The Good and the Bad about Granulated Sugar
One of the most familiar types of sugar on the market is granulated sugar. Is this type of sugar good or bad for you?
Is Granulated Sugar Bad for You?
Granulated sugar, and sugar in general, can have several health implications.
Sugar and Obesity
Consuming an excessive amount of sugar is bad for your health. Having too much sugar in your diet is a contributing factor in obesity.
Obesity can lead to several health complications, increasing the risk for Type 2 diabetes, high cholesterol and high blood pressure. With these complications, a person is more likely to develop heart disease. Additionally, obesity by itself can increase an individual’s risk of heart failure.
Because excessive sugar consumption is linked to obesity, cutting down on your sugar intake can help you avoid these devastating health issues.
Sugar and Mental Health
Not only does excess sugar consumption affect our physical health, but it can also have a negative effect on our mental health.
Excessive sugar can increase the risk of depression, exacerbate anxiety, and be detrimental to learning and memory.
The increase in blood sugar and the subsequent crash that comes with the consumption of excessive sugar can worsen symptoms of mood disorders. This crash can also cause shaking and tension. For people with anxiety disorders, this can worsen their symptoms.
Additionally, sugar can impact cognitive function, causing difficulty thinking and fatigue. Learning and remembering become more difficult, making too much sugar problematic for success in work and school.
Sugar’s Addictive Qualities
Have you ever rewarded yourself (or your child) with a sugary treat when you accomplished something important?
We see sugar as rewarding because it affects the pleasure center of our brain in a similar way to drugs. When sugar is consumed, it activates the opiate receptors in our brains. This releases an excess of dopamine, causing a “high” that we want to experience again and again.
When this happens, it leads to compulsive behavior. We want to experience the same “high” that we felt before, and we decide to eat more sugar, regardless of the negative consequences it’s having on our bodies.
The verdict: Is granulated sugar bad for you? Yes, when used in excess.
Is Granulated Sugar Good for You?
With all these harmful ramifications of sugar, can consuming granulated sugar be beneficial in any way?
Sugar in Moderation Is Okay
It is difficult to avoid sugar altogether. Added sugar is hiding in all sorts of food including dressings, canned soups, yogurts and ketchup.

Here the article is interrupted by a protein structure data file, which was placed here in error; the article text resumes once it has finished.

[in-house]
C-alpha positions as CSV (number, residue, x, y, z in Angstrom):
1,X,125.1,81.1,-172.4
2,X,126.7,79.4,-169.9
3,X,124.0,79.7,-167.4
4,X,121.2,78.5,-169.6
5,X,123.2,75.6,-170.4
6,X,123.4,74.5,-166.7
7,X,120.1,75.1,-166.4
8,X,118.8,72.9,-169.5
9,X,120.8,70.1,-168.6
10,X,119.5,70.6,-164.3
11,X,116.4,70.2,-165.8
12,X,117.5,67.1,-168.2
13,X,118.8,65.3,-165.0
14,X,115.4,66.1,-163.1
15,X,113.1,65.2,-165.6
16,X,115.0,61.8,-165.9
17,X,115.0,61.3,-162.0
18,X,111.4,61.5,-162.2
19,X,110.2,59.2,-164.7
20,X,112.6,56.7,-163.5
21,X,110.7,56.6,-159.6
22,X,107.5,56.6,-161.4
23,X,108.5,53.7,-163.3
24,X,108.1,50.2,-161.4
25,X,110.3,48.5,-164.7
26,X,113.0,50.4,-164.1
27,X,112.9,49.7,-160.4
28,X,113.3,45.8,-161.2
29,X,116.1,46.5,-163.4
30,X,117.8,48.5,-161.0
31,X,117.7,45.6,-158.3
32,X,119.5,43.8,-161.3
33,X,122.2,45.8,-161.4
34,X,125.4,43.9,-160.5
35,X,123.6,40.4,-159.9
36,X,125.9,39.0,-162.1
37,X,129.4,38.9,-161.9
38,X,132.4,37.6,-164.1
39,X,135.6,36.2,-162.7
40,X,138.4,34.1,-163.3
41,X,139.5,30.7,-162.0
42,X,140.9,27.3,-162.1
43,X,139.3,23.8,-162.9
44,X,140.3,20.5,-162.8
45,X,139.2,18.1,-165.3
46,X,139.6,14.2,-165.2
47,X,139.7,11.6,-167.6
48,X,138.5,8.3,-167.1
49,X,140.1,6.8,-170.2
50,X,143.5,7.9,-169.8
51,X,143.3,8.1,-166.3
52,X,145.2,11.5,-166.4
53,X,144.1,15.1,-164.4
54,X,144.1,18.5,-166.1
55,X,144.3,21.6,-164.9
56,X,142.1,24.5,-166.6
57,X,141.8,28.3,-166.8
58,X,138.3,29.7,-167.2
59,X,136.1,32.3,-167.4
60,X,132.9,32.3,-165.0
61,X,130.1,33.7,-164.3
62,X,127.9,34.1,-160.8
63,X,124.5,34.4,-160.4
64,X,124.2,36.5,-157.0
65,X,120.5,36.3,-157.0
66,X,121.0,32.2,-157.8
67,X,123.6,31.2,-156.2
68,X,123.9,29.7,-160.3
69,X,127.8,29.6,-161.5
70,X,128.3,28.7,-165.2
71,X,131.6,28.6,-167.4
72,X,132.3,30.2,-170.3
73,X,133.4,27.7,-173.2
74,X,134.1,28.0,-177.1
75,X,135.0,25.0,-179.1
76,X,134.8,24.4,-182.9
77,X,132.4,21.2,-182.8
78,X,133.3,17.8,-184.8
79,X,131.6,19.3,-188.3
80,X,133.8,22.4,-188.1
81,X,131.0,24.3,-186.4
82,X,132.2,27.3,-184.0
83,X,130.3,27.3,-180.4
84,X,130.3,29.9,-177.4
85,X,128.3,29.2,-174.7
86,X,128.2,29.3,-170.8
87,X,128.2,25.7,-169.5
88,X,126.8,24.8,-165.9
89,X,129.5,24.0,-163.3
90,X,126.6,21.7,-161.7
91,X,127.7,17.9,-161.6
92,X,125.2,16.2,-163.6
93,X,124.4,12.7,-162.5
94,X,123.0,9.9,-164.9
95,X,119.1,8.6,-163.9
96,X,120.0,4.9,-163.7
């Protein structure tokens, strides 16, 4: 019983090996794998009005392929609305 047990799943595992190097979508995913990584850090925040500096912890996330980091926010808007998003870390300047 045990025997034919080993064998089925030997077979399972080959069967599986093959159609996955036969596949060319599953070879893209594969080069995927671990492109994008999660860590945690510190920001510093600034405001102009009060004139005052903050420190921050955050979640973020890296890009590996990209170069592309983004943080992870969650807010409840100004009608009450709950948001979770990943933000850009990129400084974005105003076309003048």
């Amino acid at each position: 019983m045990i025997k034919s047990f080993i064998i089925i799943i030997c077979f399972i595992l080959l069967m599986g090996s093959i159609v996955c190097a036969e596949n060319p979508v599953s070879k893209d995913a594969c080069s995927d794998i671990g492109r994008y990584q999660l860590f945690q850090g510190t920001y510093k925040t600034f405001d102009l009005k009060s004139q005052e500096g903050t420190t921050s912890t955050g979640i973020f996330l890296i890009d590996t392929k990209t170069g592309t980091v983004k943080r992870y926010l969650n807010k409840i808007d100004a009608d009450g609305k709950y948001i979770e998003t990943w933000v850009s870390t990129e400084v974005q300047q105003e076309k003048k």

Other foods contain natural sugars. These include fruits, vegetables and dairy products. When considering how much sugar you are consuming in a day, it is better to enjoy natural sugars over added sugars.
Most Americans are consuming around 77 grams of sugar per day, about 19 teaspoons. The American Heart Association recommends a sugar intake that is much lower than that: nine teaspoons for men and 6 teaspoons for women.
Sugar in moderation isn’t bad. Our bodies use sugar to convert it to energy that we use to function. However, it is much better to get these sugars from natural sources that will provide other nutrients for you rather than from the empty calories in granulated sugar.
The Myth of Granulated Sugar vs. “Healthier Sugars”
We discussed that getting sugar from natural sources is better, and that’s true — when it comes to foods such as fruits and vegetables. However, many people believe that it’s healthier to use a different sweetener such as honey or maple syrup instead of granulated sugar to get that sweet taste in their food.
In reality, these are still simple sugars that are adding empty calories to your diet. If you plan to sweeten your food, it doesn’t matter if it’s granulated sugar or honey. Granulated sugar isn’t worse for you than other sweeteners.
The verdict: Is granulated sugar good for you? It’s not any worse than other types of sugars. You just need to watch your daily intake.
When it comes to the good and bad of granulated sugar, while it isn’t bad in itself, it is still an added sugar full of empty calories. Seeing as the average American is consuming over the recommended daily amount, cutting down on the granulated sugar that you use every day can be beneficial to your health.